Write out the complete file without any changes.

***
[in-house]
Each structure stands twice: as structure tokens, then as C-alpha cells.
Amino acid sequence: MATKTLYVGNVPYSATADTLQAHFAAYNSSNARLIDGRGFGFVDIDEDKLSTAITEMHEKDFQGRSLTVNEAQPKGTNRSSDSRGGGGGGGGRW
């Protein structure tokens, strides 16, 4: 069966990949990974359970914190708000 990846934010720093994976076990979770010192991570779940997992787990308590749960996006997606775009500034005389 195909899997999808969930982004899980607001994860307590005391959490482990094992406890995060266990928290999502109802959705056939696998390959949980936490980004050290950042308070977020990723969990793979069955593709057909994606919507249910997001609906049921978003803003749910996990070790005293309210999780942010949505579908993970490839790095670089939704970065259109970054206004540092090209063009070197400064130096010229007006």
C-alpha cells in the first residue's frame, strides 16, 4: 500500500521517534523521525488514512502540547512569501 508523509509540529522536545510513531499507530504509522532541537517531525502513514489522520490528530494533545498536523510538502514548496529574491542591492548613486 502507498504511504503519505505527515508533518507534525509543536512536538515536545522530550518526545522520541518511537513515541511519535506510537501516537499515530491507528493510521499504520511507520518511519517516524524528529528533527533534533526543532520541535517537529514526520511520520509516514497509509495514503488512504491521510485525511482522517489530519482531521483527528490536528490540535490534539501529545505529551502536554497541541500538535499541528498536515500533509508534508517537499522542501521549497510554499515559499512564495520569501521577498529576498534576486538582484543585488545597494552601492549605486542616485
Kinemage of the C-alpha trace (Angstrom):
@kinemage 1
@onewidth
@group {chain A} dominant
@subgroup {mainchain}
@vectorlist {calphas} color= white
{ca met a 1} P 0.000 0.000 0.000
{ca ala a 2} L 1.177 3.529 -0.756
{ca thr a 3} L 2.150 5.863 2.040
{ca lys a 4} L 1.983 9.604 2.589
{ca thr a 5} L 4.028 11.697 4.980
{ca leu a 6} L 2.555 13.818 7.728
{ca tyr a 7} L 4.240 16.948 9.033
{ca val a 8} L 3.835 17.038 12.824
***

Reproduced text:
[in-house]
Each structure stands twice: as structure tokens, then as C-alpha cells.
Amino acid sequence: MATKTLYVGNVPYSATADTLQAHFAAYNSSNARLIDGRGFGFVDIDEDKLSTAITEMHEKDFQGRSLTVNEAQPKGTNRSSDSRGGGGGGGGRW
């Protein structure tokens, strides 16, 4: 069966990949990974359970914190708000 990846934010720093994976076990979770010192991570779940997992787990308590749960996006997606775009500034005389 195909899997999808969930982004899980607001994860307590005391959490482990094992406890995060266990928290999502109802959705056939696998390959949980936490980004050290950042308070977020990723969990793979069955593709057909994606919507249910997001609906049921978003803003749910996990070790005293309210999780942010949505579908993970490839790095670089939704970065259109970054206004540092090209063009070197400064130096010229007006």
C-alpha cells in the first residue's frame, strides 16, 4: 500500500521517534523521525488514512502540547512569501 508523509509540529522536545510513531499507530504509522532541537517531525502513514489522520490528530494533545498536523510538502514548496529574491542591492548613486 502507498504511504503519505505527515508533518507534525509543536512536538515536545522530550518526545522520541518511537513515541511519535506510537501516537499515530491507528493510521499504520511507520518511519517516524524528529528533527533534533526543532520541535517537529514526520511520520509516514497509509495514503488512504491521510485525511482522517489530519482531521483527528490536528490540535490534539501529545505529551502536554497541541500538535499541528498536515500533509508534508517537499522542501521549497510554499515559499512564495520569501521577498529576498534576486538582484543585488545597494552601492549605486542616485
Kinemage of the C-alpha trace (Angstrom):
@kinemage 1
@onewidth
@group {chain A} dominant
@subgroup {mainchain}
@vectorlist {calphas} color= white
{ca met a 1} P 0.000 0.000 0.000
{ca ala a 2} L 1.177 3.529 -0.756
{ca thr a 3} L 2.150 5.863 2.040
{ca lys a 4} L 1.983 9.604 2.589
{ca thr a 5} L 4.028 11.697 4.980
{ca leu a 6} L 2.555 13.818 7.728
{ca tyr a 7} L 4.240 16.948 9.033
{ca val a 8} L 3.835 17.038 12.824